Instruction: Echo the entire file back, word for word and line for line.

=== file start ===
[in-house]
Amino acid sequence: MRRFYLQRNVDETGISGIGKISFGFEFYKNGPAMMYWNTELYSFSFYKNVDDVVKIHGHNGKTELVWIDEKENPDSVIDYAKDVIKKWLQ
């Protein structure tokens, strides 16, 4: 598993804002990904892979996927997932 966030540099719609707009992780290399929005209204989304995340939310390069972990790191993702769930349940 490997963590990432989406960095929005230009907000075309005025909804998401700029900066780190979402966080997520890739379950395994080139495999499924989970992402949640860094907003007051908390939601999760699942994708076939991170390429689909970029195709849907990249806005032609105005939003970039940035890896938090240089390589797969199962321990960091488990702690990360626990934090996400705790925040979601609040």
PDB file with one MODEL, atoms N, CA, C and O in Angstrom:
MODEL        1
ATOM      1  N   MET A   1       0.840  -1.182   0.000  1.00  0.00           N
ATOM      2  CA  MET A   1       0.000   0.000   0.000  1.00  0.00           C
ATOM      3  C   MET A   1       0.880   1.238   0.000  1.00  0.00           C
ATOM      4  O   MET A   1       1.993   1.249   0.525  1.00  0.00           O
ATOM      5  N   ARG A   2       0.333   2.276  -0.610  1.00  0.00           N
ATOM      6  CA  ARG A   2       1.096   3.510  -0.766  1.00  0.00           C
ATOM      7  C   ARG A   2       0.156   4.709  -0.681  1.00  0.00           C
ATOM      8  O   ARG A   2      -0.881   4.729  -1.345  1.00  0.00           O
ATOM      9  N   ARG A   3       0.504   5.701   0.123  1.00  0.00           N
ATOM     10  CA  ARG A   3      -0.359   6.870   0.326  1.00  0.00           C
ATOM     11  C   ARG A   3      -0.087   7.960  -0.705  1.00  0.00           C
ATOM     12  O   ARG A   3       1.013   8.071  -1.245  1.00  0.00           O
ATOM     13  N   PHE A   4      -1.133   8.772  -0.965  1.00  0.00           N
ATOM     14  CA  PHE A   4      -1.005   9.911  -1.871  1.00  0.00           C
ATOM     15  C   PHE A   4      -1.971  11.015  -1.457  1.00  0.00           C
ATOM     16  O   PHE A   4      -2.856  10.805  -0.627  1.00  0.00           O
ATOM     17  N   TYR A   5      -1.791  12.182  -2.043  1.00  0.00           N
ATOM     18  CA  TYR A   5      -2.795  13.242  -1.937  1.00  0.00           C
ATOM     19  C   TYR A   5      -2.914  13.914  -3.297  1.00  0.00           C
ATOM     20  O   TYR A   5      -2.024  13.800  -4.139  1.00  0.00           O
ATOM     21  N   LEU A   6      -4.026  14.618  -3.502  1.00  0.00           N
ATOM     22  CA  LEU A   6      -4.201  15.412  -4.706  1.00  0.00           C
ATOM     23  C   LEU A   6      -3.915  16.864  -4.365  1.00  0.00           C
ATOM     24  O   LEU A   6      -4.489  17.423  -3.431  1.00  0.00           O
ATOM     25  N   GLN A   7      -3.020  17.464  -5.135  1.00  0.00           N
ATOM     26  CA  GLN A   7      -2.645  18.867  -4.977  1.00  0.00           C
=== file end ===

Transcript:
[in-house]
Amino acid sequence: MRRFYLQRNVDETGISGIGKISFGFEFYKNGPAMMYWNTELYSFSFYKNVDDVVKIHGHNGKTELVWIDEKENPDSVIDYAKDVIKKWLQ
């Protein structure tokens, strides 16, 4: 598993804002990904892979996927997932 966030540099719609707009992780290399929005209204989304995340939310390069972990790191993702769930349940 490997963590990432989406960095929005230009907000075309005025909804998401700029900066780190979402966080997520890739379950395994080139495999499924989970992402949640860094907003007051908390939601999760699942994708076939991170390429689909970029195709849907990249806005032609105005939003970039940035890896938090240089390589797969199962321990960091488990702690990360626990934090996400705790925040979601609040």
PDB file with one MODEL, atoms N, CA, C and O in Angstrom:
MODEL        1
ATOM      1  N   MET A   1       0.840  -1.182   0.000  1.00  0.00           N
ATOM      2  CA  MET A   1       0.000   0.000   0.000  1.00  0.00           C
ATOM      3  C   MET A   1       0.880   1.238   0.000  1.00  0.00           C
ATOM      4  O   MET A   1       1.993   1.249   0.525  1.00  0.00           O
ATOM      5  N   ARG A   2       0.333   2.276  -0.610  1.00  0.00           N
ATOM      6  CA  ARG A   2       1.096   3.510  -0.766  1.00  0.00           C
ATOM      7  C   ARG A   2       0.156   4.709  -0.681  1.00  0.00           C
ATOM      8  O   ARG A   2      -0.881   4.729  -1.345  1.00  0.00           O
ATOM      9  N   ARG A   3       0.504   5.701   0.123  1.00  0.00           N
ATOM     10  CA  ARG A   3      -0.359   6.870   0.326  1.00  0.00           C
ATOM     11  C   ARG A   3      -0.087   7.960  -0.705  1.00  0.00           C
ATOM     12  O   ARG A   3       1.013   8.071  -1.245  1.00  0.00           O
ATOM     13  N   PHE A   4      -1.133   8.772  -0.965  1.00  0.00           N
ATOM     14  CA  PHE A   4      -1.005   9.911  -1.871  1.00  0.00           C
ATOM     15  C   PHE A   4      -1.971  11.015  -1.457  1.00  0.00           C
ATOM     16  O   PHE A   4      -2.856  10.805  -0.627  1.00  0.00           O
ATOM     17  N   TYR A   5      -1.791  12.182  -2.043  1.00  0.00           N
ATOM     18  CA  TYR A   5      -2.795  13.242  -1.937  1.00  0.00           C
ATOM     19  C   TYR A   5      -2.914  13.914  -3.297  1.00  0.00           C
ATOM     20  O   TYR A   5      -2.024  13.800  -4.139  1.00  0.00           O
ATOM     21  N   LEU A   6      -4.026  14.618  -3.502  1.00  0.00           N
ATOM     22  CA  LEU A   6      -4.201  15.412  -4.706  1.00  0.00           C
ATOM     23  C   LEU A   6      -3.915  16.864  -4.365  1.00  0.00           C
ATOM     24  O   LEU A   6      -4.489  17.423  -3.431  1.00  0.00           O
ATOM     25  N   GLN A   7      -3.020  17.464  -5.135  1.00  0.00           N
ATOM     26  CA  GLN A   7      -2.645  18.867  -4.977  1.00  0.00           C